Grandpa sanded the finish off the edge of the kitchen table. He carved into the wood with a knife. He took a pair of scissors and cut the emblem off of the middle of the shorts he was wearing. Grandpa can’t have sharp objects anymore.
Mom turns on the stove, turns off the answering machine, turns on the bathroom heater with towels draped over it. Mom can’t be alone in a room anymore.
Grandma has both types of incontinence. Grandma has accidents at inconvenient places. Grandma can’t go to unessential places anymore.
Mom drops her pills on the floor. She hides them in her uneaten sandwich. She can’t swallow them whole. Mom can’t take pills anymore.
Grandpa has trouble chewing and swallowing some foods. Grandpa can’t eat steak anymore.
Grandma “pockets” the semi-chewed foods she eats in the side of her mouth. Specialists consider this a choking hazard. Grandma can’t eat non-pureed food anymore.
We made another decision yesterday and took another step with Dad. Mom is investigating visiting physicians who can come to the house to care for Dad. Yesterday we met with a nurse practitioner from the VA, and a visiting physician from a private practice.
The VA has a program for vets called In Home Prime Care. A nurse practitioner came to my parents’ house to explain the program. They have a team of specialists that includes a nurse, nurse practitioner, social worker, dietician and psychologist. They visit patients in their homes and try to take care of their medical needs including prescription refills. They are not able to come for sick visits, however. The patient needs to visit the VA hospital for most procedures. The patient receives a visit from the nurse once a month and from the nurse practitioner once every three months. The social worker makes an initial visit and assessment, as does the psychologist. The dietician can be consulted as needed.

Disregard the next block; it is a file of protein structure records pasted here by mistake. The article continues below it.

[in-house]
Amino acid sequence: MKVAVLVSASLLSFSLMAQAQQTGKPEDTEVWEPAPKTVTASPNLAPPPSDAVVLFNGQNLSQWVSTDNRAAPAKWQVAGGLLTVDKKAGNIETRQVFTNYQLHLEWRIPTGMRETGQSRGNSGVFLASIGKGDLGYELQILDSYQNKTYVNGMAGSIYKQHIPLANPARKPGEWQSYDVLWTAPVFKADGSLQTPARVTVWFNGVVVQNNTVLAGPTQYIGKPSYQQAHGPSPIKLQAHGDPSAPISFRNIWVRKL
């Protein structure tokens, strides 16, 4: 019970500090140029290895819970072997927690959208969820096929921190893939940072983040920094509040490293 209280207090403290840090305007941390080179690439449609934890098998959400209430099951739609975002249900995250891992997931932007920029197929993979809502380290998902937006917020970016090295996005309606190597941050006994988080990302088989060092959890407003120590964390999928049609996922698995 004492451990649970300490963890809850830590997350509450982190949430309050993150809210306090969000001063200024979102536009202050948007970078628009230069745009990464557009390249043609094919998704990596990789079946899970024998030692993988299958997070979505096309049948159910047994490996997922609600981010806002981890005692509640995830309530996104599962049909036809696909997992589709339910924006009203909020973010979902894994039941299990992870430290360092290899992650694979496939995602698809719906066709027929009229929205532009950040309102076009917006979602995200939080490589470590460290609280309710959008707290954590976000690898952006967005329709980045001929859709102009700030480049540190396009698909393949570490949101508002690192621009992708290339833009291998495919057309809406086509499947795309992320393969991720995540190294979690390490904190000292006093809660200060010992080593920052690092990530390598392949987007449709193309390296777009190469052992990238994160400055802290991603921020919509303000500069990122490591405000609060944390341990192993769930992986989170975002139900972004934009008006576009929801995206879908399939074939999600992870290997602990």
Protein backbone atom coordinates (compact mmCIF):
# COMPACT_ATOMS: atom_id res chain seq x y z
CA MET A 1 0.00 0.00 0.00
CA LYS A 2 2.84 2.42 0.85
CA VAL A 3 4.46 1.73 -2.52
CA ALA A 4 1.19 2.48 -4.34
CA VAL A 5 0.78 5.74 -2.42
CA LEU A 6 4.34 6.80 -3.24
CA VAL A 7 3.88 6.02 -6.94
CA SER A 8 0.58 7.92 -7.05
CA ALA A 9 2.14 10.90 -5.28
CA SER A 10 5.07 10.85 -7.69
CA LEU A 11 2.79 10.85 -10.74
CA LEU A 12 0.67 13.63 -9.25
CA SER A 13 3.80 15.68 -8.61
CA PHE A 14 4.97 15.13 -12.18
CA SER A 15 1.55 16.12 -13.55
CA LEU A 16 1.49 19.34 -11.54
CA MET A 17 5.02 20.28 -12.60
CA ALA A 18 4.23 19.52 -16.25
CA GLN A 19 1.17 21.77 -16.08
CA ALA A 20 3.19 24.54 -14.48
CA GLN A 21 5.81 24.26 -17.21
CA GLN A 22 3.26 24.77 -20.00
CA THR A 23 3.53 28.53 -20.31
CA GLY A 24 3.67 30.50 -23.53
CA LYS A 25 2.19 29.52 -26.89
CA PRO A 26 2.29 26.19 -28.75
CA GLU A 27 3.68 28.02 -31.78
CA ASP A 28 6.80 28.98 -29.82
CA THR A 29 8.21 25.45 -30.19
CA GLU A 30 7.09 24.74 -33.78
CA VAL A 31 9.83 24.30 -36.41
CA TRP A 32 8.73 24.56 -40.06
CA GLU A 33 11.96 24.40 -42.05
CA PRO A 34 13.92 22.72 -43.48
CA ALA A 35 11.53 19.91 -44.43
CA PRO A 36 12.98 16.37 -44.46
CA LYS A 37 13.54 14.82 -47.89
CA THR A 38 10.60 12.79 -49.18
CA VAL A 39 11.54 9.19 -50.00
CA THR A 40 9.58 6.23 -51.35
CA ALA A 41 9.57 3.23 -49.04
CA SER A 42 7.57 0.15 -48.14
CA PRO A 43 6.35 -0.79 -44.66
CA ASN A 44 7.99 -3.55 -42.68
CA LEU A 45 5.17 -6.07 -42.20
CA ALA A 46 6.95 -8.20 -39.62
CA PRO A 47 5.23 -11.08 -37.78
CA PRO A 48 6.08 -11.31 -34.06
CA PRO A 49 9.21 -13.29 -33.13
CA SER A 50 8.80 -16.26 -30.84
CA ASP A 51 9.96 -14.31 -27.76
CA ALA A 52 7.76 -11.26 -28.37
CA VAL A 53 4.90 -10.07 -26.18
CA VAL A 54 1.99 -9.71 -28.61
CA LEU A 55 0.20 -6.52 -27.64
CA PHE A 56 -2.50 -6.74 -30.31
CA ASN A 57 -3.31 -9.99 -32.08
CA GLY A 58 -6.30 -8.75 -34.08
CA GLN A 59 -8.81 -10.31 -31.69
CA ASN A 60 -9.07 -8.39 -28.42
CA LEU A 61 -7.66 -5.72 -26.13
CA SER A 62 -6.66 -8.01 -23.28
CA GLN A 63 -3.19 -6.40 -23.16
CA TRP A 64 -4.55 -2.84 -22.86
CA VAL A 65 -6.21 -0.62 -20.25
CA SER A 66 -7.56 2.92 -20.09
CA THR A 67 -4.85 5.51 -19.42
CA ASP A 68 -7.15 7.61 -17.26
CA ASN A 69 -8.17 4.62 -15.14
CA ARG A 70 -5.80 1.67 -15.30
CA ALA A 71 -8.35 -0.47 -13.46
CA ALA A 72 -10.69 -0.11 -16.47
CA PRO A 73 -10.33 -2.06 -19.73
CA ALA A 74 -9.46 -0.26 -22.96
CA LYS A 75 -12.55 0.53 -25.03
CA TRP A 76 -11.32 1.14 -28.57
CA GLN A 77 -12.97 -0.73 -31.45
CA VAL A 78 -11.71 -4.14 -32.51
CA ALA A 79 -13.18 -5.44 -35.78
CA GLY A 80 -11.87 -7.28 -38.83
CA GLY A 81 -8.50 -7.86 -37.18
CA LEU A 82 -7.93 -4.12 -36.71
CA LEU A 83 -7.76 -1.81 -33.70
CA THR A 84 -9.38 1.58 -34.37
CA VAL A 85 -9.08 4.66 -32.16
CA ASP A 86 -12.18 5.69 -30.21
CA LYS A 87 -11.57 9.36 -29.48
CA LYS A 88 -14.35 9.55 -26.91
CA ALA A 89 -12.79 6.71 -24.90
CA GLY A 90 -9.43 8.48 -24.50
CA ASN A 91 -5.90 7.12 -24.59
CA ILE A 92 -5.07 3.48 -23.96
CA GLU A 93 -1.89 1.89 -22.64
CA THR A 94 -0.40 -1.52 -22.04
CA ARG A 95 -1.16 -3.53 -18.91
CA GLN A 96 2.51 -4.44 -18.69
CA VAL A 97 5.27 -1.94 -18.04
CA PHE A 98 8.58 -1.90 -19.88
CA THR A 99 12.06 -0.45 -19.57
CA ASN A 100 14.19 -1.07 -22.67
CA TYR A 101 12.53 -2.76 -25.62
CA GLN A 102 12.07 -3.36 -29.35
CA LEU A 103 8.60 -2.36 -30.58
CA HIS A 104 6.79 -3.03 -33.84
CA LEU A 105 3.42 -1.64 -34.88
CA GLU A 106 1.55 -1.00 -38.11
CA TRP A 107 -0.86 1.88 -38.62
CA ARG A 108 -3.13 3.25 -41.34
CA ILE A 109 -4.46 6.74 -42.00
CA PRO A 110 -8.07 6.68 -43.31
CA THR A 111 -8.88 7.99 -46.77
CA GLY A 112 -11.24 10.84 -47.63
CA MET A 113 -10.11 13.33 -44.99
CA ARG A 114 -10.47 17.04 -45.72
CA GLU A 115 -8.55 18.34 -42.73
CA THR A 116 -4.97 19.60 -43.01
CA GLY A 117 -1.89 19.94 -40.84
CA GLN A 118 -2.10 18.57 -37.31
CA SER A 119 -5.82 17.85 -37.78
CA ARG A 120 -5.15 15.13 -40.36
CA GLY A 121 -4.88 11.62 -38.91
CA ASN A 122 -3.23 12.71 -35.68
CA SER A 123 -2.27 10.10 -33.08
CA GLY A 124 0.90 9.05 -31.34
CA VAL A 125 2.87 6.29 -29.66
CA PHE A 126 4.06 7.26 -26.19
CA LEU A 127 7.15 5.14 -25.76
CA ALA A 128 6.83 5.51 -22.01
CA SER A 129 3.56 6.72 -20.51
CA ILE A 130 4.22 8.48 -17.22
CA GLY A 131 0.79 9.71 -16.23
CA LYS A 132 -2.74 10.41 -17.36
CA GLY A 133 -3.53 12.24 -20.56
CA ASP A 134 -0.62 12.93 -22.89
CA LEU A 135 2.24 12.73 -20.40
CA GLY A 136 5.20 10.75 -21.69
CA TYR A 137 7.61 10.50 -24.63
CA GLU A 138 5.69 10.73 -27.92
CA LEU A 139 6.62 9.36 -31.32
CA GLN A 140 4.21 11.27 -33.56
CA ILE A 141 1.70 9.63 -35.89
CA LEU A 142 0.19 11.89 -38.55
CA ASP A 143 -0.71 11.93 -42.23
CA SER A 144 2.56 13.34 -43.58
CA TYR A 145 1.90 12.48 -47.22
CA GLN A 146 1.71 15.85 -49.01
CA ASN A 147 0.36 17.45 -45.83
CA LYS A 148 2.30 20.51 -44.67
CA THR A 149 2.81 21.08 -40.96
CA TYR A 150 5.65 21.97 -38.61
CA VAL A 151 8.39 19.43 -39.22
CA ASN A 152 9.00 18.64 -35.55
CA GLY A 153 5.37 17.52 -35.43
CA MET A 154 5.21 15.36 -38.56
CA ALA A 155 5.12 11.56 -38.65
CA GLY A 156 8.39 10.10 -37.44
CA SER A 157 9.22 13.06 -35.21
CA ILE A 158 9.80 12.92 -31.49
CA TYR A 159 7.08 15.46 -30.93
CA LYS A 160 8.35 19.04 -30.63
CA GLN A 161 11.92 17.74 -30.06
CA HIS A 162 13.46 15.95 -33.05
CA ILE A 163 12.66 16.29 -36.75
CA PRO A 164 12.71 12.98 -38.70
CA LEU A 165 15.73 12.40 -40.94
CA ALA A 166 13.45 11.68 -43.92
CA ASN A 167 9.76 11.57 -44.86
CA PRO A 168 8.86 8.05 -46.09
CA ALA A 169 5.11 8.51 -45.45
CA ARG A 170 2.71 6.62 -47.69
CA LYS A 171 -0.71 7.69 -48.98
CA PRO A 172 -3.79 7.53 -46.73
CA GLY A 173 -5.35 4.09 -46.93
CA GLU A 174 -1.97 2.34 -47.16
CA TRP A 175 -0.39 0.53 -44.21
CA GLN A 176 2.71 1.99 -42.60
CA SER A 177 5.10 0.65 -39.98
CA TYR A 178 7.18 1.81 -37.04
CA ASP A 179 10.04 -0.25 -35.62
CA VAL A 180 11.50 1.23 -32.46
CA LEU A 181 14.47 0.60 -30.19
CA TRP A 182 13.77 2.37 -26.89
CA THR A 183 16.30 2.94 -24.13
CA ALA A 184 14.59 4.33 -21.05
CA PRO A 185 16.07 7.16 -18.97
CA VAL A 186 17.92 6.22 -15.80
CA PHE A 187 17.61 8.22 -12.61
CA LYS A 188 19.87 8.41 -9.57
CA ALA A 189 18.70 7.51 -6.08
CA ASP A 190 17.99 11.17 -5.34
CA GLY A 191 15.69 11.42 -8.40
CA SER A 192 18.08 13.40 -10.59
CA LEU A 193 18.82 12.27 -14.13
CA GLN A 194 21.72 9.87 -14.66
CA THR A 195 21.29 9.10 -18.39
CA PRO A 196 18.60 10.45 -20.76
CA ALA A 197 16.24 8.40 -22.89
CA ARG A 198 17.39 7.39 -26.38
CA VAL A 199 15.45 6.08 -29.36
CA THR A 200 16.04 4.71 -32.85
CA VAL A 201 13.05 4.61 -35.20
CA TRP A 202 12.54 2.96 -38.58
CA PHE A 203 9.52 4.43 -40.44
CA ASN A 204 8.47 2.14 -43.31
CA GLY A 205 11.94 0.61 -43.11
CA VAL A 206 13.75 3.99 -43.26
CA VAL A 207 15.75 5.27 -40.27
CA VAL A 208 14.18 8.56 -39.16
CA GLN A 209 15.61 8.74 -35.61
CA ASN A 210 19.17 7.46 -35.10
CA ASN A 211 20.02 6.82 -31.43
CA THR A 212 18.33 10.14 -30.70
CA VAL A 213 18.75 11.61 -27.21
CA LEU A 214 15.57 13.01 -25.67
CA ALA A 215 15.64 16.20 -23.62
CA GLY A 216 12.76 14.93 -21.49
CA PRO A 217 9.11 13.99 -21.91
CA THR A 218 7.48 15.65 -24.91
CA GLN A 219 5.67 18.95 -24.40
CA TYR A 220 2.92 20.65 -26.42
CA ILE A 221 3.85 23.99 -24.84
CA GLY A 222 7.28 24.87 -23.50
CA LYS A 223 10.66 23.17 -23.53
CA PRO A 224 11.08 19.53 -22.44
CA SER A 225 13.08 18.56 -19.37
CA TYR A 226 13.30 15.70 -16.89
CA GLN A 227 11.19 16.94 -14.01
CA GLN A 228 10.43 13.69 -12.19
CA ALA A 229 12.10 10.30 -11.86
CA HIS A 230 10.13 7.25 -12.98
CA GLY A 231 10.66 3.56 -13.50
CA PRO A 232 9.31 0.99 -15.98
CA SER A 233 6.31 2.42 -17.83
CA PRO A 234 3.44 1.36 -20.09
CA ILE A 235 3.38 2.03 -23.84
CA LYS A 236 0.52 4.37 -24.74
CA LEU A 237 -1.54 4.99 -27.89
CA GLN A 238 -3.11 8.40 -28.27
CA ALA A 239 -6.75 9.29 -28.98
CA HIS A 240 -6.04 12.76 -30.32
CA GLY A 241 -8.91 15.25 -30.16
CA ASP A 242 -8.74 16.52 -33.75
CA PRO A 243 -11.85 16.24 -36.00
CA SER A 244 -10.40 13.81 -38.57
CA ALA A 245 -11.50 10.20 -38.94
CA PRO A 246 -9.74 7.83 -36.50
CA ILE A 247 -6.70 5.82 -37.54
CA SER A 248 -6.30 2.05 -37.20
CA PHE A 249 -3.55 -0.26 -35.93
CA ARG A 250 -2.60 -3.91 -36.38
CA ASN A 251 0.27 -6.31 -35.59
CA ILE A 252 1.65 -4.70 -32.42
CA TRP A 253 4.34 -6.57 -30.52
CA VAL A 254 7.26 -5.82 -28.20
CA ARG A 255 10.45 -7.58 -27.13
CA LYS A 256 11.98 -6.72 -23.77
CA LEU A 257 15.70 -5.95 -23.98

The visiting physician came with two medical assistants. They did an initial assessment of Dad: took his history, his vital signs, and recorded his medications. Because they travel a scheduled route, if you are sick, they will try to help you over the phone and are often able and willing to order prescriptions this way. They can send out a nurse or diagnostic equipment like an x-ray machine. Otherwise you have to visit an urgent care or hospital. The physician likes to visit once a month at first, but later can be seen at least once every three months.
I don’t know what my mom is going to decide to do, but she seemed to like the doctor who visited.
The only place Dad has gone this past year has been to doctors’ appointments. So if he stops going to those, he will stop going out. Anywhere.
Dad can’t go anywhere anymore.